Glencore Discovers Humility

Prudence, not bravado, is the right approach.

Humility is so much more becoming than arrogance. Glencore Plc's plan to reinstate its dividend next year with a modest $1 billion distribution to shareholders shows a maturity that the swaggering commodity trader once lacked.

The supposed smartest guys in the trading room had to be dragged kicking and screaming into a debt-reduction plan last year when short-sellers threatened to bring the company to its knees. But Glencore's Damascene debt-cutting conversion last September under CEO Ivan Glasenberg seems to have done the trick.

Thanks to a dividend suspension, cost cuts and chunky asset sales, net debt is on track to fall to as little as $16.5 billion by year end, or less than two times Ebitda.

With Glencore targeting about $6.5 billion of free cash flow in 2017, well ahead of the consensus forecast, there must plenty of long-suffering investors who'd have liked a bigger payout for their troubles. The dividend proposal equates to a 2 percent yield, less than what you'd get for 10-year U.S. government debt.  

Glencore's shares have trebled this year. Once again, it has a price-to-book ratio above one, showing investors are more confident that Glasenberg's team won't destroy value.

Mining for Value

Glencore's price-to-book ratio has rebounded above one

Source: Bloomberg

Still, anyone who bought the shares in 2011 -- when Glencore's IPO made its bosses billionaires -- is sitting on an almost 50 percent paper loss.

Digging Deep

Glencore's stock has rebounded this year but it's still well below the IPO price

Source: Bloomberg

The dividend addicts have short memories, though. True, coal, zinc and copper prices have rebounded dramatically, which bodes well for cash flow. Yet those price moves reflect in part a combination of government intervention (China shuttered coal mines, triggering a supply shortage) and feverish financial speculation rather than a sustained improvement in global demand.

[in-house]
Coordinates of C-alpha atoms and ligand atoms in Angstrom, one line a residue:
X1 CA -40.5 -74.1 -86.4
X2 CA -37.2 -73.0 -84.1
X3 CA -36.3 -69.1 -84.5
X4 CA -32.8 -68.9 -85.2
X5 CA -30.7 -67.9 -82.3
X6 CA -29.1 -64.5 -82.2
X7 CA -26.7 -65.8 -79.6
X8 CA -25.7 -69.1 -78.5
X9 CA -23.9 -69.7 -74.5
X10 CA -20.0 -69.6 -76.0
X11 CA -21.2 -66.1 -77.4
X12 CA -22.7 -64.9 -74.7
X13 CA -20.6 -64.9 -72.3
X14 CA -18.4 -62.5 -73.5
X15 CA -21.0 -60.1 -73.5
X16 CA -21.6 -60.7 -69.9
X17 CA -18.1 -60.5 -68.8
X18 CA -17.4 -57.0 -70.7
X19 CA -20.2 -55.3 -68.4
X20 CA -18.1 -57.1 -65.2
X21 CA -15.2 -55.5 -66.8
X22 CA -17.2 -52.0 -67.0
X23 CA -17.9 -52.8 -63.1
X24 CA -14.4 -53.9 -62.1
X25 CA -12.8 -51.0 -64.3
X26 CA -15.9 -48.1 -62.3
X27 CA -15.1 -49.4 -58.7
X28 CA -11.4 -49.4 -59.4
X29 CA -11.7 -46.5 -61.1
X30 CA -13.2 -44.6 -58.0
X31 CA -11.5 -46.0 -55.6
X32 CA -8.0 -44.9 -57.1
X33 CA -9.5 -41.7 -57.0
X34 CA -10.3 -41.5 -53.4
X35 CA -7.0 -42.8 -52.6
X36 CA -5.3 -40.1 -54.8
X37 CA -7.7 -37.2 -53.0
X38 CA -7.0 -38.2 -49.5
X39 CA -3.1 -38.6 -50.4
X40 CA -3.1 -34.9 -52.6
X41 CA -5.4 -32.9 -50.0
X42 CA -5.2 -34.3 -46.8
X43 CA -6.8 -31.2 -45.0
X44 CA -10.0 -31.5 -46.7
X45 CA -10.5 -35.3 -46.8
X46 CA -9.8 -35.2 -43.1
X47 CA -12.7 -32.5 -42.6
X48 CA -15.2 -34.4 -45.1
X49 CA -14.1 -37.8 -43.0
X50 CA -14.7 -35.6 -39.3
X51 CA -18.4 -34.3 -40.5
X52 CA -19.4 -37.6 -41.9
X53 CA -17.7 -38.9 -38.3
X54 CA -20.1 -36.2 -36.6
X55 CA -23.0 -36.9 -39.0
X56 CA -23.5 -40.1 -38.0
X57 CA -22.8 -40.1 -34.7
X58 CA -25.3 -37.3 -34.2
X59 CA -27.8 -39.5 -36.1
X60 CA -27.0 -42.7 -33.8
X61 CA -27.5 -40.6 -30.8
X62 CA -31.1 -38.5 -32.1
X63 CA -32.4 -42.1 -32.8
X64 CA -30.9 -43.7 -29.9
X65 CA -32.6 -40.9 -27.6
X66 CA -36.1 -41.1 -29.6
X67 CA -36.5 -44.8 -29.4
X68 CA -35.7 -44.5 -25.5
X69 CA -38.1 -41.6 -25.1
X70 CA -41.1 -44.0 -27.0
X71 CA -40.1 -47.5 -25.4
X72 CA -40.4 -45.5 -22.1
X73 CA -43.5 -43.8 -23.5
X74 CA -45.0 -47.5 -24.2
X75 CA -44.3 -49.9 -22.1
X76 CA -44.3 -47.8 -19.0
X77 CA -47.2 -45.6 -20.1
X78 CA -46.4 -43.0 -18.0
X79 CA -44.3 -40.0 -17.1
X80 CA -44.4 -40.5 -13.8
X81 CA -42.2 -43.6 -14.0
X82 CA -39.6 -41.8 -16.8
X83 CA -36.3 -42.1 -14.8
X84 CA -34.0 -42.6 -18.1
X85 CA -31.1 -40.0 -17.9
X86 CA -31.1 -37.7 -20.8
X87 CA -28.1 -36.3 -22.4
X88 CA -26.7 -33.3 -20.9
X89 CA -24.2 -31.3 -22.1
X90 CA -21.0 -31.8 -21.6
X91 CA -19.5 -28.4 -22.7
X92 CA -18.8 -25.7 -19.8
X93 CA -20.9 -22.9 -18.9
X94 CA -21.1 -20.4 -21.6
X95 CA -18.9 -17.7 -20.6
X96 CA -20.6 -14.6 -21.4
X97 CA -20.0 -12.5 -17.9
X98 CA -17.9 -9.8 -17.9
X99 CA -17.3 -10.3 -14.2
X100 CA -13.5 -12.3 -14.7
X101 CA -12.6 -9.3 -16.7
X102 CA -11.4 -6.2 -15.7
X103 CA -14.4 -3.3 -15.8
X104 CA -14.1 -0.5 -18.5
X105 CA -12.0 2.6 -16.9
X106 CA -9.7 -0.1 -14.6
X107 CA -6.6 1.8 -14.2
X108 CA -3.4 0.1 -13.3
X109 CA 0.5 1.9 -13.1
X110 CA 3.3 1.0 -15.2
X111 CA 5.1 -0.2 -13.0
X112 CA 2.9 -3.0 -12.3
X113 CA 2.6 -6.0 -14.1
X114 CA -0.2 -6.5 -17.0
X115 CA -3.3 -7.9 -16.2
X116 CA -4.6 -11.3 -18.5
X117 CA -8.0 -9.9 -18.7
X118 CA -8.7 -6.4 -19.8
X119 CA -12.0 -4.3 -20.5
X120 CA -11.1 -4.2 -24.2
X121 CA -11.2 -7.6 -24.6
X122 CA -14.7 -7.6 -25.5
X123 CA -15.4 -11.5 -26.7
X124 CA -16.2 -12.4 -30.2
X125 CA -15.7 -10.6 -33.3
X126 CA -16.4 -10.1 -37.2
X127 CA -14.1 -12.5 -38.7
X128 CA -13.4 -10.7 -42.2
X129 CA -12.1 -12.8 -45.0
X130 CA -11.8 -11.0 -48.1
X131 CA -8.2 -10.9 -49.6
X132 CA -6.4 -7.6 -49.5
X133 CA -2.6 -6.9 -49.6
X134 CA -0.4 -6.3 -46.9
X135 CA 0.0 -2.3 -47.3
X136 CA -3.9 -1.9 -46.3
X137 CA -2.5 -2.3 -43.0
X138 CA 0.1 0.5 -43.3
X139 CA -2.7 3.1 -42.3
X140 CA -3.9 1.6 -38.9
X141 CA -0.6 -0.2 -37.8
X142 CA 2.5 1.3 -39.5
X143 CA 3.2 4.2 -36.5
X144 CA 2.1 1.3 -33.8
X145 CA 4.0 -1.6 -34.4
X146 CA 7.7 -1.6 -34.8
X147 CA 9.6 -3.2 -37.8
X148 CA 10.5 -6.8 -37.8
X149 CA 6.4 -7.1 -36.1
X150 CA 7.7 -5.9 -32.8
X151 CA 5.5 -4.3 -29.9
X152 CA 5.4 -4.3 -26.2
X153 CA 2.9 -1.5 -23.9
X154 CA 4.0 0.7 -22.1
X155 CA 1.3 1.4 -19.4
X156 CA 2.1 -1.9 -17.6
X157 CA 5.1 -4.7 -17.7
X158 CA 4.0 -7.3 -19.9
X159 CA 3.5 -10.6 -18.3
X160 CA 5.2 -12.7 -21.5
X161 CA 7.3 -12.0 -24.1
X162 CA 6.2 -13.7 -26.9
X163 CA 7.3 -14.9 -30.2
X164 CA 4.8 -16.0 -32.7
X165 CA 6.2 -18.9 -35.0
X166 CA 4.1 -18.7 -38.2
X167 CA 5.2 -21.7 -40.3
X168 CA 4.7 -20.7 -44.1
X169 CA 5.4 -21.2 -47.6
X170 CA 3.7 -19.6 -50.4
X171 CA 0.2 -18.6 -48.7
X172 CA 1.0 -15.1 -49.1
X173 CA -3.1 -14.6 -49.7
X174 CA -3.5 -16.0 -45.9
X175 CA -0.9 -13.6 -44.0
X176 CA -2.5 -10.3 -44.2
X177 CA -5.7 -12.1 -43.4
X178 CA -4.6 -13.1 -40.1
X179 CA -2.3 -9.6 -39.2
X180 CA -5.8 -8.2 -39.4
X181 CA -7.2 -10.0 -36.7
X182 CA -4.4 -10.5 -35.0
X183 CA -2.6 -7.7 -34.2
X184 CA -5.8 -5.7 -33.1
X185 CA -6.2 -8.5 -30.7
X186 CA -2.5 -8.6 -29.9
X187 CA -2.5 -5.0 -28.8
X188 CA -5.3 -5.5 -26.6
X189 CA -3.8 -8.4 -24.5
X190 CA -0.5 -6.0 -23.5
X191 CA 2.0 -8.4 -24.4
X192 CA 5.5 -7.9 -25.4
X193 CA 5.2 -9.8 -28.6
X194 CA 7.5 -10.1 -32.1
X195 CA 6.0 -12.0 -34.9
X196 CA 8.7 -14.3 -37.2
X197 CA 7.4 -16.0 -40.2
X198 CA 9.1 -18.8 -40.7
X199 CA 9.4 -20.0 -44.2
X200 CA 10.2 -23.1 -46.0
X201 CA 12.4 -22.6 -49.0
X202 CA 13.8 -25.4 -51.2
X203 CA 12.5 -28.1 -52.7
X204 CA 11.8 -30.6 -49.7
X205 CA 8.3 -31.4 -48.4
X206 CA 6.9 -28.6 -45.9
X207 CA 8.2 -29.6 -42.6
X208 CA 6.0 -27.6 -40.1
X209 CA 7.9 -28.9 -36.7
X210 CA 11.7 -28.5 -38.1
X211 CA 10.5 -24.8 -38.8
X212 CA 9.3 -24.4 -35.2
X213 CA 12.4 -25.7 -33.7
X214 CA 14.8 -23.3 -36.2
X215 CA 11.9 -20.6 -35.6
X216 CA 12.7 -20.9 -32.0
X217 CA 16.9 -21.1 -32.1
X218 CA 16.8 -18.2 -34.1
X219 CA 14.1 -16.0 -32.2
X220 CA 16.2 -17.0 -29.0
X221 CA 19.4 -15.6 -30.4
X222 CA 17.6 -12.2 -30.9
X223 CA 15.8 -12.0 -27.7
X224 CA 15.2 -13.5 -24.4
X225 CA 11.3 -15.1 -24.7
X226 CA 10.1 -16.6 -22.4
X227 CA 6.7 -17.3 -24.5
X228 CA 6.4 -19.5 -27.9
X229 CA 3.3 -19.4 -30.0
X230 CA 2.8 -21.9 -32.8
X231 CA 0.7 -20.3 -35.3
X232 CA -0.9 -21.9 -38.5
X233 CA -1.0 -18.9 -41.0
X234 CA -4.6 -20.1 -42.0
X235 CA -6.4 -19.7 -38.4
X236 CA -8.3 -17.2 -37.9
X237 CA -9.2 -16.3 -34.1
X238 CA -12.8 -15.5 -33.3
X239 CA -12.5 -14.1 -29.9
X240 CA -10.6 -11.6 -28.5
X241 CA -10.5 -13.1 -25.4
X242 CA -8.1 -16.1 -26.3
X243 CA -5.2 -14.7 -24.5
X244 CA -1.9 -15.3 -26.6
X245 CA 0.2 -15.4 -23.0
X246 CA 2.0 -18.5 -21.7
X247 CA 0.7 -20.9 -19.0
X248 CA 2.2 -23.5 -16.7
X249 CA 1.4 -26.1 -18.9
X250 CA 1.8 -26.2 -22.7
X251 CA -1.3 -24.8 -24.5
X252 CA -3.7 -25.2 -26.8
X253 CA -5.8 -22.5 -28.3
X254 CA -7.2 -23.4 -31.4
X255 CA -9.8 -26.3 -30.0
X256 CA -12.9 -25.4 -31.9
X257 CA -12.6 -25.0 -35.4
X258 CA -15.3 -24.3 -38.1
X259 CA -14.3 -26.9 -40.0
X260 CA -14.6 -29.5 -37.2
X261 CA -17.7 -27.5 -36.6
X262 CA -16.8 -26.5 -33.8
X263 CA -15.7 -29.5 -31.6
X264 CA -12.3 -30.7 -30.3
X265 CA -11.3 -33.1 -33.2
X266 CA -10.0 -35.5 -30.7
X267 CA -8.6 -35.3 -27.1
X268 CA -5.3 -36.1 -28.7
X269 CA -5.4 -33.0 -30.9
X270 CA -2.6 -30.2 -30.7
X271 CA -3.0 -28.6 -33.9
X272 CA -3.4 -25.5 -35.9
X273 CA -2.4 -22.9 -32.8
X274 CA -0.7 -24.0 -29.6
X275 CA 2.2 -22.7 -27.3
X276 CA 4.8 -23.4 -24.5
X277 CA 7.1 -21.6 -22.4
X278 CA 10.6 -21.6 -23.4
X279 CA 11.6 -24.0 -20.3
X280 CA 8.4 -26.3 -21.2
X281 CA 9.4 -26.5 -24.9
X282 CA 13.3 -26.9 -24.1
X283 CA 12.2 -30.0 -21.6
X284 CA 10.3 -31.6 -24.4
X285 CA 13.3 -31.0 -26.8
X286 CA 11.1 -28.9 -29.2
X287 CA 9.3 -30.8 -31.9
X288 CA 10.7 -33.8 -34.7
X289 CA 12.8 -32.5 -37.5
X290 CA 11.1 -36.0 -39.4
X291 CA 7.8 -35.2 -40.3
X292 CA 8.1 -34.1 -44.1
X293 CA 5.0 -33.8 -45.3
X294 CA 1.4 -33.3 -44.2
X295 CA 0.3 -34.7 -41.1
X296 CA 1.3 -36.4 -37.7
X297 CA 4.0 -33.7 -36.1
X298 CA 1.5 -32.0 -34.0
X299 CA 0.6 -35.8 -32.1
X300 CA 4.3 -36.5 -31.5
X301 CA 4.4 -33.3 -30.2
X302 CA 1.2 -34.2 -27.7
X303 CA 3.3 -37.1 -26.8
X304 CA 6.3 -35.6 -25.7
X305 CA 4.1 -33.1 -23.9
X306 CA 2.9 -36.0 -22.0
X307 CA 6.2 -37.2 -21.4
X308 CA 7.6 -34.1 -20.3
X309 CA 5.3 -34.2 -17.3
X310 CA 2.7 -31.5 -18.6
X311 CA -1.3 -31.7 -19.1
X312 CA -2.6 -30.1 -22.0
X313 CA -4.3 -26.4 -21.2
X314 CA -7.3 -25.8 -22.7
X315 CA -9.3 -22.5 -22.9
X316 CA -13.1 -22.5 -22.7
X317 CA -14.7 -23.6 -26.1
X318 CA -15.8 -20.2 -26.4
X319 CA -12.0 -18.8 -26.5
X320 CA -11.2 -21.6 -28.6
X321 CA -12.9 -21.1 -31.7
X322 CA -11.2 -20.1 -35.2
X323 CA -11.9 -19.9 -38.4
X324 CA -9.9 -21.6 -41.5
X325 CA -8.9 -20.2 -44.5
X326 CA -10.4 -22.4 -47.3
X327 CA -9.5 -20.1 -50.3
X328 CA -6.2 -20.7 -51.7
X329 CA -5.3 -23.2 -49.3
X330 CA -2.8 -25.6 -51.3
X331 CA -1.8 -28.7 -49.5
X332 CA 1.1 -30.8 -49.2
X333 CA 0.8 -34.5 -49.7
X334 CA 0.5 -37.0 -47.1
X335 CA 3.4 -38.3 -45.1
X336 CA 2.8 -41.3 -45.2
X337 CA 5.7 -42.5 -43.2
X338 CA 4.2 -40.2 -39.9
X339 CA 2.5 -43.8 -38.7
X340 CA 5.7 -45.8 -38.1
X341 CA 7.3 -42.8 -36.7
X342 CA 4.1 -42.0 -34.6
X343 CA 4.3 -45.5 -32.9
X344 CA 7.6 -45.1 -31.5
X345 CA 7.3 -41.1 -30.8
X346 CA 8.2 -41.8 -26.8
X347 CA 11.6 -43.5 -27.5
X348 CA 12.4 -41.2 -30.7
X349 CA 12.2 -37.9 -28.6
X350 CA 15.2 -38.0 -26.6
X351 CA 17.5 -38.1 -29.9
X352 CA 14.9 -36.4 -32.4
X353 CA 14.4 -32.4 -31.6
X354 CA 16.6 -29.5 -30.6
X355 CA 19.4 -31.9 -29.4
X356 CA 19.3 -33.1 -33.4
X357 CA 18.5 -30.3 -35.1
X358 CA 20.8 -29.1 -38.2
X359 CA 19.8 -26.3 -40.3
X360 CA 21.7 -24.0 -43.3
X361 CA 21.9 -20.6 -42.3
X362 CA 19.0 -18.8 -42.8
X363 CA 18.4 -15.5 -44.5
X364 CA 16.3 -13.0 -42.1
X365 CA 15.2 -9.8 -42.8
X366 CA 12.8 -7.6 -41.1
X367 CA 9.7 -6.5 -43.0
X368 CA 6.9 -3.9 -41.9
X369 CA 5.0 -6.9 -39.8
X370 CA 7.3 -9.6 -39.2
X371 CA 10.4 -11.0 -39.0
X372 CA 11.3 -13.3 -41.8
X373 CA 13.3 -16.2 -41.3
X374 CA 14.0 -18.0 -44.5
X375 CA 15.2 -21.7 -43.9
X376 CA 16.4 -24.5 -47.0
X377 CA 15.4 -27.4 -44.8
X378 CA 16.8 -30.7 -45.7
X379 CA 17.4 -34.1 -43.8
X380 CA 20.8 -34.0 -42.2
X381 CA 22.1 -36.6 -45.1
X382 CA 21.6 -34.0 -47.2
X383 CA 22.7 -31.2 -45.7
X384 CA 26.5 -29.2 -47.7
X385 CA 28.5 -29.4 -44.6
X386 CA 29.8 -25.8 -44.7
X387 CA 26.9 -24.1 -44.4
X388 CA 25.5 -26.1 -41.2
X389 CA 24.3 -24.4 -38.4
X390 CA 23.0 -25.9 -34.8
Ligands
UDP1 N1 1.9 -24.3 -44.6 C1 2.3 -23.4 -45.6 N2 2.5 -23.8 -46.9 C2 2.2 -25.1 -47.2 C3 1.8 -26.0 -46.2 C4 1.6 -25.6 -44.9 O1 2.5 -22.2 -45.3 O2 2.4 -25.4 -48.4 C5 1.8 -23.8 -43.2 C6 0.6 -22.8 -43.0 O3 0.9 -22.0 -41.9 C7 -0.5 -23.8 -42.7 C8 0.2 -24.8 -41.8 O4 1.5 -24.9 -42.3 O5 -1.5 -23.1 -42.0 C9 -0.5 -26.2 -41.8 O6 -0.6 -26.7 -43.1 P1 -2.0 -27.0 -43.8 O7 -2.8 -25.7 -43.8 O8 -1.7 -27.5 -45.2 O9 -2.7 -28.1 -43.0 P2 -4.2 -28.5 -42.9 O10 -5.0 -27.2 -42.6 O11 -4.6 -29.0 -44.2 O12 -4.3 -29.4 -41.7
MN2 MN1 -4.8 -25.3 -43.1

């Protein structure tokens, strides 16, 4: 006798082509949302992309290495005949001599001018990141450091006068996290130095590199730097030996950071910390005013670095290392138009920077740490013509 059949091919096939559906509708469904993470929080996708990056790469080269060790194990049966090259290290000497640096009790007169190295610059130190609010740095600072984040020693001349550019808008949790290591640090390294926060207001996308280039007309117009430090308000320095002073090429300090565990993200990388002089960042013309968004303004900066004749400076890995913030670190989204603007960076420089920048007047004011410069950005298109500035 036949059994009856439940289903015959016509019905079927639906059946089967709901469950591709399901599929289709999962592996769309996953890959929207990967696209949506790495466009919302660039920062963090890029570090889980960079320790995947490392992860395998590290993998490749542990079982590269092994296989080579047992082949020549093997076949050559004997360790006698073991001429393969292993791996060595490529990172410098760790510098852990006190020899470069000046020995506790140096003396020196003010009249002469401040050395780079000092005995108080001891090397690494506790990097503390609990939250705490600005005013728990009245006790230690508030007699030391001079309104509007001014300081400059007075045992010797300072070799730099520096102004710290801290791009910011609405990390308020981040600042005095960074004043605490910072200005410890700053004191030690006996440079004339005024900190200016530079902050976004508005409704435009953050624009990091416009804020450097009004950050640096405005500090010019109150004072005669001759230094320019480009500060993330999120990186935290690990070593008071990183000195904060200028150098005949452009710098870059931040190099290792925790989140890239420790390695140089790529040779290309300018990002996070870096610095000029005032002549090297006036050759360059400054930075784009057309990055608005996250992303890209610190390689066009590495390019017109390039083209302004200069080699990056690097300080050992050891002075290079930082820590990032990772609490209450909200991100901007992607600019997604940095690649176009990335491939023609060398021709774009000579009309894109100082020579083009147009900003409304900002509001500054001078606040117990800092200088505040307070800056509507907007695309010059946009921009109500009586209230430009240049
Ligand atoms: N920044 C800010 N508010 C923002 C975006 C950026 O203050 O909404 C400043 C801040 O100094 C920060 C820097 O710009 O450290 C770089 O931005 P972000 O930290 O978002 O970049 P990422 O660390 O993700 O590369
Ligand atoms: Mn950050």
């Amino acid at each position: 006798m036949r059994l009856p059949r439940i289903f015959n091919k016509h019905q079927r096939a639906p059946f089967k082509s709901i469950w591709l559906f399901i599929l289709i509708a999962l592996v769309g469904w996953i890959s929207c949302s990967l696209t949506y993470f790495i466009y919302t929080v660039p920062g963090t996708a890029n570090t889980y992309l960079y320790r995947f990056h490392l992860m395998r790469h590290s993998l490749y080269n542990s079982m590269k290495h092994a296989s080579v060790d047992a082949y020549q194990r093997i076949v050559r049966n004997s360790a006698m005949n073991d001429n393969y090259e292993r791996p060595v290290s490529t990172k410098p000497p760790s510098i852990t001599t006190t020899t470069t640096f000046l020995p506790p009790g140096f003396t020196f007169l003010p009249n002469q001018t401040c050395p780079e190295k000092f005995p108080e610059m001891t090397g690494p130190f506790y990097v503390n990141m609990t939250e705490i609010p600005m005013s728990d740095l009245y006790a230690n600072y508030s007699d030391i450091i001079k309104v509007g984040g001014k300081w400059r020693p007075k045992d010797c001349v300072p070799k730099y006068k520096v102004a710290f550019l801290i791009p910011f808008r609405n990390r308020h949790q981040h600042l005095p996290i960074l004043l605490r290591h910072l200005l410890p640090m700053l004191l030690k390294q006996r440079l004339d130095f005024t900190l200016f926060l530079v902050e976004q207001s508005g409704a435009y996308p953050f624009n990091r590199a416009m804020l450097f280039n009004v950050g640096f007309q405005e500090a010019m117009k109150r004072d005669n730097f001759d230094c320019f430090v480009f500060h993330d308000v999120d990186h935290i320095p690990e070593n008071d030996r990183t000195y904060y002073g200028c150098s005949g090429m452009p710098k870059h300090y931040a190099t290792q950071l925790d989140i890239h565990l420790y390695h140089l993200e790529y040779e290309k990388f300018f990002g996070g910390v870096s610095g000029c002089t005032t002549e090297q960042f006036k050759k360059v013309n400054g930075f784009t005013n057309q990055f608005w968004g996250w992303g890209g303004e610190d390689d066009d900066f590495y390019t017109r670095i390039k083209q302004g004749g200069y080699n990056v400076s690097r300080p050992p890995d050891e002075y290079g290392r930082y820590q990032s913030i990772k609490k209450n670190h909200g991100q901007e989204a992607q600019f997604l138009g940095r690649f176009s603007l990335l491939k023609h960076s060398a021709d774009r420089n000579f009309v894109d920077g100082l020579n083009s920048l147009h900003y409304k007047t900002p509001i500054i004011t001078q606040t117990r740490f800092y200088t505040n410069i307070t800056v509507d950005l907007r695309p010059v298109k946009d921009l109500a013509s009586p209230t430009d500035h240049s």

In the good times, Glencore's huge leverage juiced its returns. But with a Donald Trump presidency poised to consign international diplomatic norms to the scrapheap and asset bubbles popping up in China like desert flowers after a rainstorm, now doesn't seem like the moment for Glasenberg to re-gear the balance sheet.

From 2018, Glencore plans to pay out an additional 25 percent of industrial free cash flow on top of the $1 billion fixed payout.

Regardless, shareholders would be wise not to count on that extra money just yet. As the stock's roller-coaster ride shows, a lot can happen in commodities in a year. For now, prudence, not bravado, remains the right approach.

(Peter Grauer, the chairman of Bloomberg LP, the parent of Bloomberg News, is a senior independent non-executive director at Glencore.)

This column does not necessarily reflect the opinion of Bloomberg LP and its owners.

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    Chris Bryant in Frankfurt at

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    James Boxell at

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